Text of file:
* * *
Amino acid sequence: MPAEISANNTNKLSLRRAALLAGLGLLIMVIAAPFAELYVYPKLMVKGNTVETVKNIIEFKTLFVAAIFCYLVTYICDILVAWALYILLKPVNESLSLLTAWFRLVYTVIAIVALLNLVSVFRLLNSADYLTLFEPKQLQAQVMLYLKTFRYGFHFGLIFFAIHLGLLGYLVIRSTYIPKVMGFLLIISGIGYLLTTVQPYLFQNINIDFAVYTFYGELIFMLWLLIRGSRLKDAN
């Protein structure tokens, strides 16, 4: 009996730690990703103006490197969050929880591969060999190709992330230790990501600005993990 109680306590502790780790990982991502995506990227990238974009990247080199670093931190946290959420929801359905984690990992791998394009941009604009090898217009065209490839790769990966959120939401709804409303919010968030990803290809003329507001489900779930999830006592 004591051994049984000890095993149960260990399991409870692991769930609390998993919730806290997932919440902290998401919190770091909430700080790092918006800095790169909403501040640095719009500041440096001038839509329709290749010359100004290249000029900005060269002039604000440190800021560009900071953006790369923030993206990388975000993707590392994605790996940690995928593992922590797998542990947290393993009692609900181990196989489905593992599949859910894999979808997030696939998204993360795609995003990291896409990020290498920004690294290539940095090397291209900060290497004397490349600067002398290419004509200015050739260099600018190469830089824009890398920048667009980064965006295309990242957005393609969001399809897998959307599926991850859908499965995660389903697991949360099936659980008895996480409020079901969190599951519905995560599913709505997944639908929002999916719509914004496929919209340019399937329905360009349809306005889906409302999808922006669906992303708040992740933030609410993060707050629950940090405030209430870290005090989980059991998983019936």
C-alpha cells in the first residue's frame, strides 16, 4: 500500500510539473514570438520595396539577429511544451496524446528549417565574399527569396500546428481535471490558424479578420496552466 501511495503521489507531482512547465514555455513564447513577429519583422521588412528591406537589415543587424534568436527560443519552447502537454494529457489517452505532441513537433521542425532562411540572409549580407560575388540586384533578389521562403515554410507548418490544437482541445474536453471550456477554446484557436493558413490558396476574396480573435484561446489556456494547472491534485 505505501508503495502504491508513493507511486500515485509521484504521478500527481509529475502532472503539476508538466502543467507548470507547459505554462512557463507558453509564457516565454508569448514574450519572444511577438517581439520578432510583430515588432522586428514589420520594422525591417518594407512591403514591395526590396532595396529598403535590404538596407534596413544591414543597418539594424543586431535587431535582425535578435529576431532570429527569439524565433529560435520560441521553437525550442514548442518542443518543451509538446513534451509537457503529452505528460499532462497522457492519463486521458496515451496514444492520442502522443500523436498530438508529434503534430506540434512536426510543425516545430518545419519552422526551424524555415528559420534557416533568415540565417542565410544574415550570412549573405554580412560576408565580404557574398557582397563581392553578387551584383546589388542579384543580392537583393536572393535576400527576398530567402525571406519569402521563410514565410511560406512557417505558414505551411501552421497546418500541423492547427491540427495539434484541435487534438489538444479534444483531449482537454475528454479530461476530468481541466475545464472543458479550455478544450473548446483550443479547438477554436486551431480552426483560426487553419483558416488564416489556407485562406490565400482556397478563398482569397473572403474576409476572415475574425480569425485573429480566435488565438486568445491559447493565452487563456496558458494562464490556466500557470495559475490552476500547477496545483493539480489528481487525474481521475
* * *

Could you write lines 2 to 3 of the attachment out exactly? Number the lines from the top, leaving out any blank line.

């Protein structure tokens, strides 16, 4: 009996730690990703103006490197969050929880591969060999190709992330230790990501600005993990 109680306590502790780790990982991502995506990227990238974009990247080199670093931190946290959420929801359905984690990992791998394009941009604009090898217009065209490839790769990966959120939401709804409303919010968030990803290809003329507001489900779930999830006592 004591051994049984000890095993149960260990399991409870692991769930609390998993919730806290997932919440902290998401919190770091909430700080790092918006800095790169909403501040640095719009500041440096001038839509329709290749010359100004290249000029900005060269002039604000440190800021560009900071953006790369923030993206990388975000993707590392994605790996940690995928593992922590797998542990947290393993009692609900181990196989489905593992599949859910894999979808997030696939998204993360795609995003990291896409990020290498920004690294290539940095090397291209900060290497004397490349600067002398290419004509200015050739260099600018190469830089824009890398920048667009980064965006295309990242957005393609969001399809897998959307599926991850859908499965995660389903697991949360099936659980008895996480409020079901969190599951519905995560599913709505997944639908929002999916719509914004496929919209340019399937329905360009349809306005889906409302999808922006669906992303708040992740933030609410993060707050629950940090405030209430870290005090989980059991998983019936």
C-alpha cells in the first residue's frame, strides 16, 4: 500500500510539473514570438520595396539577429511544451496524446528549417565574399527569396500546428481535471490558424479578420496552466 501511495503521489507531482512547465514555455513564447513577429519583422521588412528591406537589415543587424534568436527560443519552447502537454494529457489517452505532441513537433521542425532562411540572409549580407560575388540586384533578389521562403515554410507548418490544437482541445474536453471550456477554446484557436493558413490558396476574396480573435484561446489556456494547472491534485 505505501508503495502504491508513493507511486500515485509521484504521478500527481509529475502532472503539476508538466502543467507548470507547459505554462512557463507558453509564457516565454508569448514574450519572444511577438517581439520578432510583430515588432522586428514589420520594422525591417518594407512591403514591395526590396532595396529598403535590404538596407534596413544591414543597418539594424543586431535587431535582425535578435529576431532570429527569439524565433529560435520560441521553437525550442514548442518542443518543451509538446513534451509537457503529452505528460499532462497522457492519463486521458496515451496514444492520442502522443500523436498530438508529434503534430506540434512536426510543425516545430518545419519552422526551424524555415528559420534557416533568415540565417542565410544574415550570412549573405554580412560576408565580404557574398557582397563581392553578387551584383546589388542579384543580392537583393536572393535576400527576398530567402525571406519569402521563410514565410511560406512557417505558414505551411501552421497546418500541423492547427491540427495539434484541435487534438489538444479534444483531449482537454475528454479530461476530468481541466475545464472543458479550455478544450473548446483550443479547438477554436486551431480552426483560426487553419483558416488564416489556407485562406490565400482556397478563398482569397473572403474576409476572415475574425480569425485573429480566435488565438486568445491559447493565452487563456496558458494562464490556466500557470495559475490552476500547477496545483493539480489528481487525474481521475